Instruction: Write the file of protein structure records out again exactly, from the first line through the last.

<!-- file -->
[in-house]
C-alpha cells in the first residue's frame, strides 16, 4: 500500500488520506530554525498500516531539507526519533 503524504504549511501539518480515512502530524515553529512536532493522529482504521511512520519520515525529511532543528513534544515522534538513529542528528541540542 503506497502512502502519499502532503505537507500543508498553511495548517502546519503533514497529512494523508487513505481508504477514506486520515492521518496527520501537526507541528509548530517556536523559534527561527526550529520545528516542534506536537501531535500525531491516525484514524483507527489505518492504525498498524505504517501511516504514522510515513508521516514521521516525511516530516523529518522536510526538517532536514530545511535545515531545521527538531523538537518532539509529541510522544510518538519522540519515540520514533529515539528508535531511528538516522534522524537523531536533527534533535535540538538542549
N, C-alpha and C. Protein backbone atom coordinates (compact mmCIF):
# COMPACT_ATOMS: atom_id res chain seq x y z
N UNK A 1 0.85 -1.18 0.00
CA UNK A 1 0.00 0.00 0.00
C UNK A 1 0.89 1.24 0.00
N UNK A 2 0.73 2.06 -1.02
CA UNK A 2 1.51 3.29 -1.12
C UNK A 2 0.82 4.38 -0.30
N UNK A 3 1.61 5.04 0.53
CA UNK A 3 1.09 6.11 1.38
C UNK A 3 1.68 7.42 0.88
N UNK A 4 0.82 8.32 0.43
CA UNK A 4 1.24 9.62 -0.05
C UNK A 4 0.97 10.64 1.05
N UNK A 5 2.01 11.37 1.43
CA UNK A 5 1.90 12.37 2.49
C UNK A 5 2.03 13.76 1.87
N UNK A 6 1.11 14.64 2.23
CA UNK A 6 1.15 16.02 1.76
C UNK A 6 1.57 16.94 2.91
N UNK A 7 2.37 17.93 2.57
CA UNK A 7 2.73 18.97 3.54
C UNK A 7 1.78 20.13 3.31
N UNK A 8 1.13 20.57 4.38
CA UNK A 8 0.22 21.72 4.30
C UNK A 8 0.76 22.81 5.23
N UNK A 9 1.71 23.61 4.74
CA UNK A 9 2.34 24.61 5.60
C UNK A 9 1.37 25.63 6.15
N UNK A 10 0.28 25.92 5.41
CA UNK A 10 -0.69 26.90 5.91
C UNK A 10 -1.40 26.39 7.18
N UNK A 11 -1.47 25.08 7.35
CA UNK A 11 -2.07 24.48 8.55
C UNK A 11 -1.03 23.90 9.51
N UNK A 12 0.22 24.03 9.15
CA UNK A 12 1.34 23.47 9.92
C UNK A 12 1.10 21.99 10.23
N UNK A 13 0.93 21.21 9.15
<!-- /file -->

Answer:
[in-house]
C-alpha cells in the first residue's frame, strides 16, 4: 500500500488520506530554525498500516531539507526519533 503524504504549511501539518480515512502530524515553529512536532493522529482504521511512520519520515525529511532543528513534544515522534538513529542528528541540542 503506497502512502502519499502532503505537507500543508498553511495548517502546519503533514497529512494523508487513505481508504477514506486520515492521518496527520501537526507541528509548530517556536523559534527561527526550529520545528516542534506536537501531535500525531491516525484514524483507527489505518492504525498498524505504517501511516504514522510515513508521516514521521516525511516530516523529518522536510526538517532536514530545511535545515531545521527538531523538537518532539509529541510522544510518538519522540519515540520514533529515539528508535531511528538516522534522524537523531536533527534533535535540538538542549
N, C-alpha and C. Protein backbone atom coordinates (compact mmCIF):
# COMPACT_ATOMS: atom_id res chain seq x y z
N UNK A 1 0.85 -1.18 0.00
CA UNK A 1 0.00 0.00 0.00
C UNK A 1 0.89 1.24 0.00
N UNK A 2 0.73 2.06 -1.02
CA UNK A 2 1.51 3.29 -1.12
C UNK A 2 0.82 4.38 -0.30
N UNK A 3 1.61 5.04 0.53
CA UNK A 3 1.09 6.11 1.38
C UNK A 3 1.68 7.42 0.88
N UNK A 4 0.82 8.32 0.43
CA UNK A 4 1.24 9.62 -0.05
C UNK A 4 0.97 10.64 1.05
N UNK A 5 2.01 11.37 1.43
CA UNK A 5 1.90 12.37 2.49
C UNK A 5 2.03 13.76 1.87
N UNK A 6 1.11 14.64 2.23
CA UNK A 6 1.15 16.02 1.76
C UNK A 6 1.57 16.94 2.91
N UNK A 7 2.37 17.93 2.57
CA UNK A 7 2.73 18.97 3.54
C UNK A 7 1.78 20.13 3.31
N UNK A 8 1.13 20.57 4.38
CA UNK A 8 0.22 21.72 4.30
C UNK A 8 0.76 22.81 5.23
N UNK A 9 1.71 23.61 4.74
CA UNK A 9 2.34 24.61 5.60
C UNK A 9 1.37 25.63 6.15
N UNK A 10 0.28 25.92 5.41
CA UNK A 10 -0.69 26.90 5.91
C UNK A 10 -1.40 26.39 7.18
N UNK A 11 -1.47 25.08 7.35
CA UNK A 11 -2.07 24.48 8.55
C UNK A 11 -1.03 23.90 9.51
N UNK A 12 0.22 24.03 9.15
CA UNK A 12 1.34 23.47 9.92
C UNK A 12 1.10 21.99 10.23
N UNK A 13 0.93 21.21 9.15